less than 1480 convicts, condemned to the galleys for adherence to the reformed faith during the period referred to. Almost every variety of age, class, and condition, is represented in these rolls. The youth of fifteen or sixteen, sentenced for attending with his parents at their prayer-meetings, and the old man of seventy years and upwards, whose brief remnant of life was in most cases speedily cut short by the rigours of his treatment, are found there. There, among the humble and low-born members of the reformed church are enrolled no less than forty-six gentlemen of birth, and two chevaliers of the order of St. Louis. There are the names of some men, such as the erudite Louis de Marolles, eminent for their attainments in science and learning, and who found even in their vile floating dungeons some consolation from, and means to carry on, their cherished studies. Of the ministers of the proscribed religion but very few names occur, which is explained by the fact that it was only in rare exceptions that the sentence of death in their case was commuted for the doubtful mercy of the galleys. What is more remarkable is the appearance in this martyr-roll of a few individuals, born and educated as Roman Catholics, who embraced, in the very midst of the storm that raged against it, the persecuted side. One of these converts was Jean Bion, the chaplain of the 'La Superbe' galley, who has recorded in his touching narrative, published in London and at Amsterdam in 1708-9, the circumstances which impelled him 'to preach the faith which once he destroyed.' It was when he visited in the hold of the vessel the mangled and bleeding sufferers who had undergone the terrible bastonnade' for refusing to kneel at the celebration of the mass, and when shocked at that spectacle he found himself addressed by them in words of comfort and encouragement, that his heart was melted and his creed changed. Their blood,' he says, 'preached to me, and I felt myself a Protestant.'
The account of the treatment and condition of the convicts on board the galleys, which is to be found in M. Coquerel's volume, is mainly derived from the other work, of which the title is also prefixed to this article, the Mémoires of Jean Marteilhe.' The genuineness of this narrative, which was originally published at Rotterdam in 1757, and is referred to in several contemporary publications, appears to be beyond question. The work had, however, become extremely scarce; only two or three copies were known to exist, and it was with some difficulty rescued from oblivion. It was known, however, to M. Michelet, who in the 13th volume of his 'History of France,' containing an account of the Revocation of the Edict of Nantes, referred to and cited from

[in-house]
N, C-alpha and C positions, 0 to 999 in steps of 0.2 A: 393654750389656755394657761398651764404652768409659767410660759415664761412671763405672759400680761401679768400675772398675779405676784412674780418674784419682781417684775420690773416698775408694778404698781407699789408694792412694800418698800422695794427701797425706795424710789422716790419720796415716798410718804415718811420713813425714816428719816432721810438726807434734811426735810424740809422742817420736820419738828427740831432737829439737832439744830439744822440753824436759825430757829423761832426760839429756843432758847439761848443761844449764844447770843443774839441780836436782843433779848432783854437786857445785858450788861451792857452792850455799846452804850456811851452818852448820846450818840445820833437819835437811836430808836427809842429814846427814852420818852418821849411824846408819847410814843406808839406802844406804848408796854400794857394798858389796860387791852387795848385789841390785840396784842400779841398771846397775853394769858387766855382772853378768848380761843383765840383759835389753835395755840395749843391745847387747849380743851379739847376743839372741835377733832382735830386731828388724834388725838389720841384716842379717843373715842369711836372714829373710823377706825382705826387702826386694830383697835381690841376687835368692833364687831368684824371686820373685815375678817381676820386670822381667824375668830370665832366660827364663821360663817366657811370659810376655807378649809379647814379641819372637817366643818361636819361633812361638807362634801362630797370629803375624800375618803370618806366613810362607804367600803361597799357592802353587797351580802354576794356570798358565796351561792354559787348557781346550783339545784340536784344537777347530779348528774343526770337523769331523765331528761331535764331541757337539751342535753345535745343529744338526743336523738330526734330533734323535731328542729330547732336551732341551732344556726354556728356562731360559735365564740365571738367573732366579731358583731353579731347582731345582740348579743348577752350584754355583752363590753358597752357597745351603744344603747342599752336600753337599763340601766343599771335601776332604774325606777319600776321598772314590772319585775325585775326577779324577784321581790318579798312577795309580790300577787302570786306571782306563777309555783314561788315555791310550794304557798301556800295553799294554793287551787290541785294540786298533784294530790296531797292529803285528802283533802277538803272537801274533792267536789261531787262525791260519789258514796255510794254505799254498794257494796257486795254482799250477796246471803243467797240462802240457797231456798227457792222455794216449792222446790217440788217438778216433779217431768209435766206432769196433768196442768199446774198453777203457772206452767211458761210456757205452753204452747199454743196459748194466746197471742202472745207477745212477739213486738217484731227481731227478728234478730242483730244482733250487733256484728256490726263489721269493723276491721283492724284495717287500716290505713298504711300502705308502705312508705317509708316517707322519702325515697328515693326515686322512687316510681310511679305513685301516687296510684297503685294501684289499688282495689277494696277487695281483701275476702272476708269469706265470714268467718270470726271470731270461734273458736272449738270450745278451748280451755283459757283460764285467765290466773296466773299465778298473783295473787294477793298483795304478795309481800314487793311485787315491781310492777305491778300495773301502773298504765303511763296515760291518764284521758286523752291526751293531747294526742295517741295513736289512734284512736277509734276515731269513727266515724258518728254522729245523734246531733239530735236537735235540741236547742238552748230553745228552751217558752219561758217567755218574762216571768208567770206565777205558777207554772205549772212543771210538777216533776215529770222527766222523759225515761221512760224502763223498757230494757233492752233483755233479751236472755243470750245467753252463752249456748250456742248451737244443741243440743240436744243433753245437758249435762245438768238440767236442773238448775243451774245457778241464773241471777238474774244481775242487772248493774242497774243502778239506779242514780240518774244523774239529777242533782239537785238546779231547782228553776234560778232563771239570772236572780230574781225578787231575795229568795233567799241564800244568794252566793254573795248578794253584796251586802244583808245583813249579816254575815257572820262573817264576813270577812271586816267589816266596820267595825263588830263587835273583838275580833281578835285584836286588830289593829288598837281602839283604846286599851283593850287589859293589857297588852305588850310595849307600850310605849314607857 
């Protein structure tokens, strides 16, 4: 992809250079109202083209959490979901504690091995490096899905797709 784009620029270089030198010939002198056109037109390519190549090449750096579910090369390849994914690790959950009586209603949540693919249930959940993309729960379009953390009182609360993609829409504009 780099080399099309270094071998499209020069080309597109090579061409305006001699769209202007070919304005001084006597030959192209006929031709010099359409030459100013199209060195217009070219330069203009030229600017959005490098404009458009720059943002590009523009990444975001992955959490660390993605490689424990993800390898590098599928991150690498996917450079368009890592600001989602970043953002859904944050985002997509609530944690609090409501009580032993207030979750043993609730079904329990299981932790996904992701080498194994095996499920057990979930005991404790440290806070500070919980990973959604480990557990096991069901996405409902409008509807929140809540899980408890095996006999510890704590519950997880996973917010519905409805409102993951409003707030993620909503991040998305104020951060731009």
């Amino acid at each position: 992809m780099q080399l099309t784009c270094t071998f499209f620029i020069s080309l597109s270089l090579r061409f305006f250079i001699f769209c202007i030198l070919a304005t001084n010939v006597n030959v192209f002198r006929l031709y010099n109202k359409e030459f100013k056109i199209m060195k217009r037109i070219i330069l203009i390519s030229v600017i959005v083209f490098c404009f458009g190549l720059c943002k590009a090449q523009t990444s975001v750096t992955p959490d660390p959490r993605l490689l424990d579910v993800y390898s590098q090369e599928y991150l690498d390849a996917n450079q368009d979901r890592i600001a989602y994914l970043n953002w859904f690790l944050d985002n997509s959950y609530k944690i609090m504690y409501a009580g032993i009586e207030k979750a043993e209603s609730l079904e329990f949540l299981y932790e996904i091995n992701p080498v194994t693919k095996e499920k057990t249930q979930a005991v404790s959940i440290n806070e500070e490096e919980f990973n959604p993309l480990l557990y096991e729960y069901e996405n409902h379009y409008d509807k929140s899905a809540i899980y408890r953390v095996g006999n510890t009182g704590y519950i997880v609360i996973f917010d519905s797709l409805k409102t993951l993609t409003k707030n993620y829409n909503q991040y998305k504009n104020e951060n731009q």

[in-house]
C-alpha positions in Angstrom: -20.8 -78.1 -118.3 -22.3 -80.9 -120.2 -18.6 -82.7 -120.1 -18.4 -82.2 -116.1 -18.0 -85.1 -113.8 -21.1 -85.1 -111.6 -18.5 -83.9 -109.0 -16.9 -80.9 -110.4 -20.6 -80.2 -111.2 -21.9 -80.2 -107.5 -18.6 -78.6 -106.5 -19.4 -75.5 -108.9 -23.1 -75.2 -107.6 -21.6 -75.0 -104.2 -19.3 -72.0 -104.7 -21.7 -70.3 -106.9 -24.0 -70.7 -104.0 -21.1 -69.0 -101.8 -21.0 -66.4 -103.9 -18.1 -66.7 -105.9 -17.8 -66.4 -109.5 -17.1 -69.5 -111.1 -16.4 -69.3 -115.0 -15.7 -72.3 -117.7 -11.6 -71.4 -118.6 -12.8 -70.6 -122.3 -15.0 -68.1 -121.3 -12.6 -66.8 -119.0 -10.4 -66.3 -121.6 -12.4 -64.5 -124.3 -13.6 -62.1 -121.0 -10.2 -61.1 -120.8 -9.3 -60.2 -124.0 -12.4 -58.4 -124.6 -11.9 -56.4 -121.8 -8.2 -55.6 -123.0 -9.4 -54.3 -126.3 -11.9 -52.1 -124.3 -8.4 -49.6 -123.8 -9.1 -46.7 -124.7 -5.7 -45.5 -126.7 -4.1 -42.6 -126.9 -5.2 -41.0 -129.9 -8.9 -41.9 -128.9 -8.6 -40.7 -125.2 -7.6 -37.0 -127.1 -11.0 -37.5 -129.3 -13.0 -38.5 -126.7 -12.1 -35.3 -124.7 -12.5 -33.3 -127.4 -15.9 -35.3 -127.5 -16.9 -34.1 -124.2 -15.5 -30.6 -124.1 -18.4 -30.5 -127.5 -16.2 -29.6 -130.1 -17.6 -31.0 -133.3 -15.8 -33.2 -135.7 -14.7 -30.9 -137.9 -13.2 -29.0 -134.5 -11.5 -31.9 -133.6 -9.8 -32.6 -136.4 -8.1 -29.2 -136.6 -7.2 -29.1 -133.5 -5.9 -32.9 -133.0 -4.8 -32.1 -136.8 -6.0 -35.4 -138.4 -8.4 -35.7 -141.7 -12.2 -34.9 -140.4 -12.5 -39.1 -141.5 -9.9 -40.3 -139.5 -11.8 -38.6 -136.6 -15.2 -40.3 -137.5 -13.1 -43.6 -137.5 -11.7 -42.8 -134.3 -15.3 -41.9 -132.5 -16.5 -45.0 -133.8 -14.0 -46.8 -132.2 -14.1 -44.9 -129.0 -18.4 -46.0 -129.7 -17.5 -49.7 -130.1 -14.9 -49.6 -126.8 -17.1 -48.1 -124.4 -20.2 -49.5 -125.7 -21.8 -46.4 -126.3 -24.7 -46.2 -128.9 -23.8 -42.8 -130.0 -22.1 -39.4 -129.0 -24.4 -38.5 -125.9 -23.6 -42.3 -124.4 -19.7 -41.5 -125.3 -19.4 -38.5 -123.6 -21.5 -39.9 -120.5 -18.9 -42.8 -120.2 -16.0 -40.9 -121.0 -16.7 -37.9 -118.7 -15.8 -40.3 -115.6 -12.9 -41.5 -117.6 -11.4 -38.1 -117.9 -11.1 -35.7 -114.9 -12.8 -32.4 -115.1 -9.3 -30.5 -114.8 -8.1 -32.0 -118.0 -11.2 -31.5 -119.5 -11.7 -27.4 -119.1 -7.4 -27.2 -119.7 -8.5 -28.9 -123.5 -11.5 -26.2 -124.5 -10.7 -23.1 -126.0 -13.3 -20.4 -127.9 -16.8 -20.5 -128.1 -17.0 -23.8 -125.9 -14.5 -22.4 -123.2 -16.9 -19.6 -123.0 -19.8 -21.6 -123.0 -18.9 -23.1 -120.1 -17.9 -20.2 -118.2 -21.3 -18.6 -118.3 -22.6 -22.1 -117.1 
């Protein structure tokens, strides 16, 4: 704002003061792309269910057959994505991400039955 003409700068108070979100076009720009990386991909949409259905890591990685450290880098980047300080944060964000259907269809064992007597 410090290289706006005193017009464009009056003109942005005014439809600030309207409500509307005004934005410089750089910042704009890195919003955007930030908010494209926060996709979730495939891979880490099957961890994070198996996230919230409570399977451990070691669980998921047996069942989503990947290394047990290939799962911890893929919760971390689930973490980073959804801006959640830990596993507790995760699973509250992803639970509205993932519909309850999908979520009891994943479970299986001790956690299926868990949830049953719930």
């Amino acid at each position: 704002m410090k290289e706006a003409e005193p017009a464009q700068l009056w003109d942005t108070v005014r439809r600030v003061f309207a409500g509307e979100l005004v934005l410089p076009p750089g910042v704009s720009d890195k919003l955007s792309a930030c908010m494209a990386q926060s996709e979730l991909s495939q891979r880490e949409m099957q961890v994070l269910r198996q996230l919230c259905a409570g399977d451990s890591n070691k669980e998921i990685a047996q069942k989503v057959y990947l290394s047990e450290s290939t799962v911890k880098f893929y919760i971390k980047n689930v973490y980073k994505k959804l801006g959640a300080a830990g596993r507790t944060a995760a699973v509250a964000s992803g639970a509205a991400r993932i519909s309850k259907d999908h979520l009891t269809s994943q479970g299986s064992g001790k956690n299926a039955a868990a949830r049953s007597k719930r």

the volume, characterising the neglect to re-publish it as discreditable to Protestants, and describing it in these terms:
'C'est un livre du premier ordre par la charmante naïveté du récit, l'angélique douceur, écrit comme entre terre et ciel. Comment ne le ré-imprime-t-on pas?'
The re-publication of the volume in Paris in 1864, under the editorship of M. Paumier, is the answer to this appeal; and we do not hesitate to say that a more valuable contribution to the records of genuine martyrology could hardly be found. The style of the narrative in its graphic simplicity reminds us of Defoe; but the well-authenticated facts which it relates are more interesting than fiction, and the incidents not less strange. The pictures which Miss Ouvry has drawn in her two pleasing tales of the sufferings of the high-minded Hugonot martyrs, though delineated with ingenuity and skill, must yield in interest to the unadorned but vivid records of personal experience contained in Marteilhe's pages. The narrator is a young Frenchman, who from the year 1700 to 1713, when, through the intervention of our Queen Anne, he and some hundreds of his fellow Protestants were released from bondage, underwent the punishment of the galleys. The tale of suffering is told with a candour and ingenuousness extremely captivating, and in a spirit of moderation and forbearance towards his persecutors which increases our sympathy for the writer. In addition to the personal narrative, Marteilhe gives a very full and interesting description of the French galleys,their construction and equipment, the organisation of their crews, their discipline, and the treatment of the miserable beings who worked in them. His volume contains also an unusual variety of striking incidents and illustrations of human character, exhibited sometimes in its lowest degradation, sometimes in its noblest aspects of fortitude and devotion. The constancy of those humble confessors who endured patiently for many years the abominations of such a hell upon earth as the convict-ships, from which, at any moment, a simple declaration of conformity to the faith of their persecutors would have set them free, entitles them beyond all question to a high place in the roll of martyrs. We believe that a summary of the leading points of Marteilhe's narrative will interest our readers, and we shall be glad if it should be the means of making his touching narrative better known.
'I was born,' says the writer, at Bergerac, a small town in the province of Perigord, in the year 1684, my parents being persons of the middle class engaged in trade, who, by the grace of God, lived and remained constant unto death in the principles of the reformed